"Washington has done much in the way of shedding its uptight white-collar image. The contrasts of the world’s first planned capital are increasingly evident and stark."
Perhaps Charles Dickens expressed it best from his vantage point across the Atlantic when he said, “[Washington, DC] is sometimes called the City of Magnificent Distances, but it might with greater propriety be termed the City of Magnificent Intentions.”
Washington, DC is, indeed, a city looming with stereotypes: crotchety old people in dark suits rushing from governmental office to governmental office, lobbyists protesting the latest political faux pas, bright-eyed interns pounding the pavement to find their niche in legislative society, and all manner of ruthless politicians politicking their way to the top of the bureaucratic food chain.
However, Washington has done much in the way of shedding its uptight white-collar image. The contrasts of the world’s first planned capital are increasingly evident and stark. From an eclectic restaurant scene to the eccentric U-Street music stores to the harried bartering at the Eastern Market, DC isn’t nearly as despondent and dull as the generalizations might lead you to believe.
I, for one, am long overdue for a jaunt back to DC. I haven’t been there since an eighth grade class trip and I’d like to think my appreciation for, and interest in, the history and culture of the city has burgeoned since then.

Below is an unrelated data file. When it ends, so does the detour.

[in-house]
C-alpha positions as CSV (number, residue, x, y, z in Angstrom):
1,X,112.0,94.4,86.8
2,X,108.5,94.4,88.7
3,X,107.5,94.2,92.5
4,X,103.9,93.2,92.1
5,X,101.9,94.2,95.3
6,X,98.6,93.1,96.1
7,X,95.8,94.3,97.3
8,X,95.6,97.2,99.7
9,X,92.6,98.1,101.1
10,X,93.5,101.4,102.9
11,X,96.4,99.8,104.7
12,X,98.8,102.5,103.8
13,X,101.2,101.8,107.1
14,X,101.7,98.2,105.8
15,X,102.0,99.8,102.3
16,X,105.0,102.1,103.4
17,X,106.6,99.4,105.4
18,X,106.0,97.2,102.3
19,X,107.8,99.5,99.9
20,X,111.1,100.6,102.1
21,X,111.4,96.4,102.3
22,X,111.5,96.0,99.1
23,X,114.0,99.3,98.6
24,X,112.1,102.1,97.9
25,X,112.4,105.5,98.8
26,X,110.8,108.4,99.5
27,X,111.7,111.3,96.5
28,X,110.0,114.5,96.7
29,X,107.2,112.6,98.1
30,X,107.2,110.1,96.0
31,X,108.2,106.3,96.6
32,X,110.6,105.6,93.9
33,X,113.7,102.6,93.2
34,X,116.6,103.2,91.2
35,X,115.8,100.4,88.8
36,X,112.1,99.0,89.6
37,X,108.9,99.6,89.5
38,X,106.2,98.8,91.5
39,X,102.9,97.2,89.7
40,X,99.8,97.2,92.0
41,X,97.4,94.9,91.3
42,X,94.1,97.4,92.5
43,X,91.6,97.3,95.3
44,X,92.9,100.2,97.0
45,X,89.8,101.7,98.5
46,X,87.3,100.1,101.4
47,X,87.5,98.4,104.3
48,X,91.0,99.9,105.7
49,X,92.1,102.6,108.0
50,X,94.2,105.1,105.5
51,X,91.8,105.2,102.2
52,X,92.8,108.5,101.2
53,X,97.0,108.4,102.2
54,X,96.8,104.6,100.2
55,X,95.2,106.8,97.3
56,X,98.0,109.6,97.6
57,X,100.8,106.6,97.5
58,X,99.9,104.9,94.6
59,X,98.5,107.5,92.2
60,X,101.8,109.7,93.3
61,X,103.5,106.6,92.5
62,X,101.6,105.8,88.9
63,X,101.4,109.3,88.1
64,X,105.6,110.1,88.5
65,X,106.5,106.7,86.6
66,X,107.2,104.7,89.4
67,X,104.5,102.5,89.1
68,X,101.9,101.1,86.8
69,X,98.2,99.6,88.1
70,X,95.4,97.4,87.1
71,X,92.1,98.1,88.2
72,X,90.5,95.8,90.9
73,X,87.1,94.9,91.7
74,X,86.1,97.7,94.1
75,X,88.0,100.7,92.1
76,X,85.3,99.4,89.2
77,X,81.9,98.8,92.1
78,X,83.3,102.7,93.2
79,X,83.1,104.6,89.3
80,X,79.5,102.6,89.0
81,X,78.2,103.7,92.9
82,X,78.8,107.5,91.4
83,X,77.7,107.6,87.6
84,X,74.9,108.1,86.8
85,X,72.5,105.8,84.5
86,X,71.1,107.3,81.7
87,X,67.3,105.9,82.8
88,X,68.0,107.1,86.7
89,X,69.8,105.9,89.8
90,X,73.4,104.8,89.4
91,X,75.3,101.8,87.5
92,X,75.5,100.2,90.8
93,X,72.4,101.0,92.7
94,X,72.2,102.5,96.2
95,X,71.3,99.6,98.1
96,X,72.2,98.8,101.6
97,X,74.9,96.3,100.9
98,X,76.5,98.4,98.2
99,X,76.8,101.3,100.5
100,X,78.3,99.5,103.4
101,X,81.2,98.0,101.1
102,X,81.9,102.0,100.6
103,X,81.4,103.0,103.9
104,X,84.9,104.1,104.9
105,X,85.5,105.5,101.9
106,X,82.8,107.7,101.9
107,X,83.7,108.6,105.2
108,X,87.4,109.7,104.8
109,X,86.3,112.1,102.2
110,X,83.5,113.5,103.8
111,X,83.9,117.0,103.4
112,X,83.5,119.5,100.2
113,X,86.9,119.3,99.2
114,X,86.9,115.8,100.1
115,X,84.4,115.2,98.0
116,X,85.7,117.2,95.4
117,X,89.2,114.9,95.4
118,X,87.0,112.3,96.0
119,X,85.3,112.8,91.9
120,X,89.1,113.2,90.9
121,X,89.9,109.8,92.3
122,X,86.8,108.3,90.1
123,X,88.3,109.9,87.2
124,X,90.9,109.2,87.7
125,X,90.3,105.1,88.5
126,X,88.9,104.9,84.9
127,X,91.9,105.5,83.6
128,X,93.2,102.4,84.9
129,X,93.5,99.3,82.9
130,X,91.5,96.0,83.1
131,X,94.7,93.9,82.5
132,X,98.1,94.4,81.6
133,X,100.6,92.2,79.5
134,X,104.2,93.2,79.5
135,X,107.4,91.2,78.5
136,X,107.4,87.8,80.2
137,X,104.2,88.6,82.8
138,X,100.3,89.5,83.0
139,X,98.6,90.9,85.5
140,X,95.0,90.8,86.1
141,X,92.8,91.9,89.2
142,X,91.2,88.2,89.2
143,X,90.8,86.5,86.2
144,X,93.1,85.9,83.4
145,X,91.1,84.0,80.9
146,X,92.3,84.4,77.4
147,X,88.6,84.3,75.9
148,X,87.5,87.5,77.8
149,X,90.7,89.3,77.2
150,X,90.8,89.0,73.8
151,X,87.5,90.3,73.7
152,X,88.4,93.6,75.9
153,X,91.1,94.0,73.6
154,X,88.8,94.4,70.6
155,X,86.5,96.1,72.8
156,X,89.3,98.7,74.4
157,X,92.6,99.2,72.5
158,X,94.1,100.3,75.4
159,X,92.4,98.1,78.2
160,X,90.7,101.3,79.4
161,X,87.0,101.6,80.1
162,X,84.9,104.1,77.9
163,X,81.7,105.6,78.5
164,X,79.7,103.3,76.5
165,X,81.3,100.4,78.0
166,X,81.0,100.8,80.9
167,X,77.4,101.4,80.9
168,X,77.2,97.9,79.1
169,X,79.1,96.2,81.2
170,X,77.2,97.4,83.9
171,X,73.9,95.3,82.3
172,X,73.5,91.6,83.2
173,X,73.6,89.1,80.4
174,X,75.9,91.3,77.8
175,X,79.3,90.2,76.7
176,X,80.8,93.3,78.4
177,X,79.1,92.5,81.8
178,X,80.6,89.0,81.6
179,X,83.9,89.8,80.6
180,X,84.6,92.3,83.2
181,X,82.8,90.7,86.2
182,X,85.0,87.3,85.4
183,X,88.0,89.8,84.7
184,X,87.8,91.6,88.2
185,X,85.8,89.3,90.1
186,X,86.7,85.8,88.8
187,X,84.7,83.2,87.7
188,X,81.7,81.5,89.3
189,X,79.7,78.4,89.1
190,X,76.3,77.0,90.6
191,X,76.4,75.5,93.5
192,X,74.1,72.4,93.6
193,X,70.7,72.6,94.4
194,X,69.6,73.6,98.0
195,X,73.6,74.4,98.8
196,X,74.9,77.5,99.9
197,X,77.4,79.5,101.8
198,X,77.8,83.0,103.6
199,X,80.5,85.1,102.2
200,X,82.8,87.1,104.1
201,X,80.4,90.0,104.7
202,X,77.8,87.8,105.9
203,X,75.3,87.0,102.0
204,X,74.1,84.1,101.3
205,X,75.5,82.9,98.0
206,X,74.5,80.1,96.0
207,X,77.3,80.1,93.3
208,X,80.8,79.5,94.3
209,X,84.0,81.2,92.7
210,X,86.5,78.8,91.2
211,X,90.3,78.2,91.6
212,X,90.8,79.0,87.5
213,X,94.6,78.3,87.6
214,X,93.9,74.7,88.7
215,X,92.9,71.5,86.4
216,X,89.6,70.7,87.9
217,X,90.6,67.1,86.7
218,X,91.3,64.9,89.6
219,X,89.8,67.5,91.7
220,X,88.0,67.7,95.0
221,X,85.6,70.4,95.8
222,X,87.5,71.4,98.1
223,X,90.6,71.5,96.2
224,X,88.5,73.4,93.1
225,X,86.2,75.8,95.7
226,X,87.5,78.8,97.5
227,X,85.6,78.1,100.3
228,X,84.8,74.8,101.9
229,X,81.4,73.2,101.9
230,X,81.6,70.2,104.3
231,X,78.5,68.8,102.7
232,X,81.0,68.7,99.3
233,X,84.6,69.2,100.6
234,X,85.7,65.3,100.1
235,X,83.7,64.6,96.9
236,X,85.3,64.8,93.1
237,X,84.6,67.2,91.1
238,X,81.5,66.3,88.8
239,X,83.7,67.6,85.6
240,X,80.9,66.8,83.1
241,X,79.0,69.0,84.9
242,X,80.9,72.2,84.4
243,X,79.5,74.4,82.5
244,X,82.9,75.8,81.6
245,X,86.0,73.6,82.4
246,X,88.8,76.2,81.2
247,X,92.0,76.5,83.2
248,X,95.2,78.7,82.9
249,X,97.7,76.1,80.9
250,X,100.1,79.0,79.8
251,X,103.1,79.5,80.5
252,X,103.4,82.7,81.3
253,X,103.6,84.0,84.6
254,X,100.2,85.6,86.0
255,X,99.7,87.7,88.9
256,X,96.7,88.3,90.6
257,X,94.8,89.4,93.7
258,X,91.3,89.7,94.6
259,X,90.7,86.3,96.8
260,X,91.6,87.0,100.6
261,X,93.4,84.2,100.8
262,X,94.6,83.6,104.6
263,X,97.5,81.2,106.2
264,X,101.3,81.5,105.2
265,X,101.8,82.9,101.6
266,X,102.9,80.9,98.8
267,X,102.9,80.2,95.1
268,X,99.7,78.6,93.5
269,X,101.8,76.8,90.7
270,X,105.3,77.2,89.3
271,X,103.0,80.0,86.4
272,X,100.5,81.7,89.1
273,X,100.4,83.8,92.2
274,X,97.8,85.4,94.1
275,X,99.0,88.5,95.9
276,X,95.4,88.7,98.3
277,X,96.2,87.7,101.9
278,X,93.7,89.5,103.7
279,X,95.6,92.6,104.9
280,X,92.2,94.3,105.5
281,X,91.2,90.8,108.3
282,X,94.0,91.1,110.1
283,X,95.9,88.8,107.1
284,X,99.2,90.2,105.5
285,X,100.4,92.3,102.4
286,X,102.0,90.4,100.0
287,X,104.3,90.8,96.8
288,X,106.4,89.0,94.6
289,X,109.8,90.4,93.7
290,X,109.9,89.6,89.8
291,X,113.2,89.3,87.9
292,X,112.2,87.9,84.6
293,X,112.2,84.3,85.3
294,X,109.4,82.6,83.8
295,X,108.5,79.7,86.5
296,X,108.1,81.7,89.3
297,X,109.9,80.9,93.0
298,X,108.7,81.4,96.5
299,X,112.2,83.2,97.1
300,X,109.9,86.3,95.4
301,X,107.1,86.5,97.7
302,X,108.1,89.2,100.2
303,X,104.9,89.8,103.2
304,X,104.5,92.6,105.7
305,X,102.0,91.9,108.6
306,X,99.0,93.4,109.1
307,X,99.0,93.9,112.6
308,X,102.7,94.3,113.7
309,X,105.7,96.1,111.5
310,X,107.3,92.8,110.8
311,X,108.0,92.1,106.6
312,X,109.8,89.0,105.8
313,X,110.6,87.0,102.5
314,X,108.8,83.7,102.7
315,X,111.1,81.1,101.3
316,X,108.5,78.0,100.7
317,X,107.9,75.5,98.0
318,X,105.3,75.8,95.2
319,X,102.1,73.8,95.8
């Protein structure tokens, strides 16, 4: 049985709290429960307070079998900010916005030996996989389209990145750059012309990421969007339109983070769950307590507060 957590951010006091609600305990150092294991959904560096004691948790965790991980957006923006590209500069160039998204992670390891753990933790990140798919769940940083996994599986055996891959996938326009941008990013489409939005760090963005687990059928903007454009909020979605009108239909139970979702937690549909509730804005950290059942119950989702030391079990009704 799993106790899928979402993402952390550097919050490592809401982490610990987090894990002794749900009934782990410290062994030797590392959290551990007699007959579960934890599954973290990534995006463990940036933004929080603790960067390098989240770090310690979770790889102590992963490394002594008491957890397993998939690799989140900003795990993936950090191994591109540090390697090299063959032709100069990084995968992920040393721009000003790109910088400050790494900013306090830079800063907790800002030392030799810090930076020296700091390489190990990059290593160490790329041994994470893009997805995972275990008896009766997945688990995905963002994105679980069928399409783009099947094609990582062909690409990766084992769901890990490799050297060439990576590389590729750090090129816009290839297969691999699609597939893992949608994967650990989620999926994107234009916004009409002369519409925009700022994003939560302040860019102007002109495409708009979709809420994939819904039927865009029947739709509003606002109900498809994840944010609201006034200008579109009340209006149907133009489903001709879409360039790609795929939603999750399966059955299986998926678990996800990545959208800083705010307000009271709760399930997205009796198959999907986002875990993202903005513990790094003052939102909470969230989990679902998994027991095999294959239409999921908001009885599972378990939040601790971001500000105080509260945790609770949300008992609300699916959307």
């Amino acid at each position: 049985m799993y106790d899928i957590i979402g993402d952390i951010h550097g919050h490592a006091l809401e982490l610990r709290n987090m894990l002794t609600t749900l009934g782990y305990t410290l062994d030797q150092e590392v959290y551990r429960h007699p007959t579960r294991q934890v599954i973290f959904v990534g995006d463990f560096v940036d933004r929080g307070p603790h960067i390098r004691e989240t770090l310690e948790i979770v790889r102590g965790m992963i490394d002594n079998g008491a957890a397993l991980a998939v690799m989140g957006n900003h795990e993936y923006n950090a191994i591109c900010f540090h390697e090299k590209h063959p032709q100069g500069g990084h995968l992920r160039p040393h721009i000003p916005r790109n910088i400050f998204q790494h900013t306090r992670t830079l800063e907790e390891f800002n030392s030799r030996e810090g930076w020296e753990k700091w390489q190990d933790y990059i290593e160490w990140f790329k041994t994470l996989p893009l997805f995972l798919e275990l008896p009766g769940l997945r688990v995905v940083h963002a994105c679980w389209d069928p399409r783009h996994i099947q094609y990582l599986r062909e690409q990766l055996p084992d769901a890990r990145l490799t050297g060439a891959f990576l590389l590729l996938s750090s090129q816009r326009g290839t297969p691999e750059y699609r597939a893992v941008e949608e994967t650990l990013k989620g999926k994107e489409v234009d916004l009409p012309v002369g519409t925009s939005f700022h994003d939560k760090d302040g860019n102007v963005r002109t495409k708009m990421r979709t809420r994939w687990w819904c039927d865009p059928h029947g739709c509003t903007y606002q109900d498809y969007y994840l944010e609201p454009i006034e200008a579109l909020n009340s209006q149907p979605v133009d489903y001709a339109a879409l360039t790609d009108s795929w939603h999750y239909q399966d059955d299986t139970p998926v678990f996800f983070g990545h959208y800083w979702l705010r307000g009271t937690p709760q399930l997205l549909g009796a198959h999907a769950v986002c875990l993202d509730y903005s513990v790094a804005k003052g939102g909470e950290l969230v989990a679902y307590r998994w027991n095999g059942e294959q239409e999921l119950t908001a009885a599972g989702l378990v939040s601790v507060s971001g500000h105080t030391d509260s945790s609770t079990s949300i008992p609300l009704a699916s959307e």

Even as a fourteen-year-old kid though, I was nevertheless intrigued by the power and influence found within the Capital of the Vast Republic.
The museums, in particular, were a treasure trove of knowledge for my developing brain. Within the cryptic boundaries of the Smithsonian Institution lay 19 different museums—an astronomical overload of records and information. I was overwhelmed by the sheer diversity of this celebrated megalopolis of history. In less than an hour I had seen one of Mr. Rogers’ illustrious cardigans, a replica of the Serengeti plains, Dorothy’s very own ruby red slippers, and the flag that inspired Francis Scott Key’s “Star Spangled Banner.”
"Washington, DC is a smorgasbord of historical moments and monuments."
Although it’s possible to spend weeks in just the museums alone, most visitors are compelled by time restraints to spend only a day or two wandering the labyrinthine network of exhibits at the Smithsonian. Unfortunate though that may be, it’s hard to feel too dejected. Washington, DC has more than its fair share of historic sites and locales.
A stone’s throw from the Smithsonian lie “marble temples” all dedicated to the greats of this nation. Presidents Lincoln, Jefferson, and Washington are each memorialized within these monuments. The walk connecting the memorials, White House, Capitol Building, and Smithsonian museums may prove demanding for some—especially in one of DC’s muggy summers or frigid winters. I specifically remember sore heels and a nasty sunburn from it all. Yet, the insight gained from each of these historical edifices is worth a blister or two. And keep it mind, entrance to all of these sites of interest is entirely free! If that doesn’t pique your curiosity, then not much else will.
Washington, DC is a smorgasbord of historical moments and monuments. From the Lincoln Memorial where Martin Luther King, Jr. delivered his awe-inspiring speech for civil rights to Ford’s Theater where President Lincoln met his fate, the capital of the United States relies on its past to make way for its future. So, jump on the Metro and revisit the past—who knows, in the process you might make your own mark in history!